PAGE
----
by Lonna Enox
I can procrastinate no longer. Even when I close my eyes and
reopen them, the double garage, the shop, and the upper storage
area are stuffed with boxes, cartons, and plastic containers. We
moved into this house ten years ago - five of us.
Today it is I. The three children have grown up, and Garry,
my husband, has died. The task of clearing out for the realtors
overwhelms me. Should I toss these boxes? No! my "pack rat" inner
self gasps. They may contain irreplaceable treasures.
Some of the boxes hold my children's memorabilia, so I move
them to the rented storage unit for them to look through when
they visit. I also store the boxes containing their father's
memorabilia, which they will want to look through. Finally, all
that remain are my boxes. I am surprised that they do not
intimidate me; it is what they represent that I avoid.
One box is filled with letters and old cards, passed to me
from my dad. Another contains "collections" from loved ones over
the years that Dad had stored. Like Dad, I feel a certain
responsibility and ambivalence about tossing the bits and pieces
of my ancestors. How does one determine the value of a napkin
upon which Grandma wrote, "From the restaurant where I met the
love of my life"? How can you toss cards that have nestled in a
box for over fifty years? Boxes filled with loved ones' pasts
make me fear losing them forever.
Other boxes represent promises unfulfilled: the paperwork or
photos from a former life. They hold the clothes that no longer
fit (some never did). Needlework and woodworking projects,
partially finished or never started, remind me of all the plans
I've made but never carried out.
I remember the money spent on the cake-decorating course; I
attended only a few classes. The hours spent on unfinished
projects are hours I will never retrieve, and they taunt me now
that more of life is behind me than I can imagine ahead. I see
dreams deferred and little hope of finding new ones.
My most difficult boxes are those containing my teaching
supplies. I have only recently decided to leave a familiar career
and step into another. The change ahead is daunting.
A cowardly voice inside whispers that I should close the
boxes and put them in storage, where my own children can deal
with them someday. But my sense of fairness pushes me to sort
through the boxes again.
The clothes, unopened projects, and dishes are donated to
thrift shops. Paperwork is shredded except for necessary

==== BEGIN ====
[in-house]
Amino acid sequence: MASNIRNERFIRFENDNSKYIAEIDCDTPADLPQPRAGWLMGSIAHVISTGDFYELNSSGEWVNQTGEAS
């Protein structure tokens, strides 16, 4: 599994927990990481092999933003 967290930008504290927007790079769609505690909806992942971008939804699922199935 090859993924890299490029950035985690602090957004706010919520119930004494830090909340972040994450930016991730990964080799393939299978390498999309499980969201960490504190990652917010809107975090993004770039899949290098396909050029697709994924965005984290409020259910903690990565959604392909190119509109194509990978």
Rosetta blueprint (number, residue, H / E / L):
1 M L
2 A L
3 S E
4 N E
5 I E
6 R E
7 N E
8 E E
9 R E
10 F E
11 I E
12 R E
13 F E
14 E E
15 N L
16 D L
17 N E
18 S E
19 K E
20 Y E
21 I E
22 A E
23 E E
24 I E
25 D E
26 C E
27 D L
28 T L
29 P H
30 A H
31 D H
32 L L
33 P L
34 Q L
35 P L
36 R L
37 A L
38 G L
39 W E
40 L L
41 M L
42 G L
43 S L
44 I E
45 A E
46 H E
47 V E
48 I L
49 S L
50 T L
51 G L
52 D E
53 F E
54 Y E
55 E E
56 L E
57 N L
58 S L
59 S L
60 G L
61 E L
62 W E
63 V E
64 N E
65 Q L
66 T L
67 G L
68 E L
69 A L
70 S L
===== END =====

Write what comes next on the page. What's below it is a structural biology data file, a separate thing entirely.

documents. Photographs are sorted into photo boxes. Objects from
my bygone days are tossed into the garbage or donated to the
neighbor's garage sale.
Finally, I approach my father's and grandparents' boxes. I
find a treasure of letters written inside cards. I sort them into
a picture/card file box for my children. In these, they can see
their greatgrandmother, their grandparents, and their mom as
ordinary human beings, with the foibles and emotions they have
experienced or will experience. Maybe I will look through these
again when I need to "touch" my roots.
When I view my empty garage, I feel free. Life without so
much useless "stuff" entices me, and I grasp it greedily. My
irreplaceable treasure - my life - can't be stored in a box. "We
now have this light shining in our hearts, but we ourselves are
like fragile clay jars containing this great treasure" (2
Corinthians 4:7, NLT).
Instead of holding onto these earthly treasures, I can now
appreciate the treasures I hold inside.
Lonna Enox writes from Roswell, NM.
April-May "Bible Advocate" (2008) - a publication of the Church
of God, Seventh Day, Denver, USA.
Oh indeed, how many of you reading this have ALL SORTS OF "STUFF"
just collecting in boxes and hanging around. A lady and her two
children moved in upstairs in the house where I rent the basement
suit. This lady has the two car garage that goes with leasing the
main three bedroom house. She and her children (young adults now)
cannot put any of their vehicles into the garage - it is packed
full of "stuff!"
The young lady (young to me - she is 41) who owns the Music
School I teach for, moved houses two years ago. The two car
garage was also jam-packed full of "stuff." It took her the best
part of two years but she did finally sort through it all,
decided enough was enough and much of the "stuff" just had to go.
Her and her husband can now get the two cars they own into the
two car garage.
It's true, many of us need to get much "stuff" out of our lives,
and as we stop the physical clutter all around us, we can clearly
see the more lasting, really important stuff, that needs to be
inside of us. There's nothing wrong with having the physical
essentials in this physical life (we in the Western world need to
remember many millions do not have a one hundredth of the
physical things we have), but too many of us are cluttered with
stuff that is not needed by us (maybe someone else would love to
have them) and we do need to learn to "let go" of cluttering
stuff. We often need to lighten the load, realize life is not
about physical stuff. True Christian life is about seeking first
the Kingdom of God and His righteousness, then as Jesus said, all
the essential physical things will be given us.
As you go through much of your "stuff" why not take the pleasure
of giving a lot of it away to the poor and needy who would love
to have it, for often they do not even have the stuff for
essential living. Or you may like to have a garage sale, and the
money you collect, give it to help feed the poor of this world.
In this month of May 2008, they are saying on the TV newscasts
that, for various reasons, there are more people going hungry in
third world countries than ever before.
Get rid of a lot of your "stuff" - and as the lady who owns the
Music School I teach for said to me, "Wow, do I ever feel much
better, lighter, and I've helped those who needed it much more
than I did."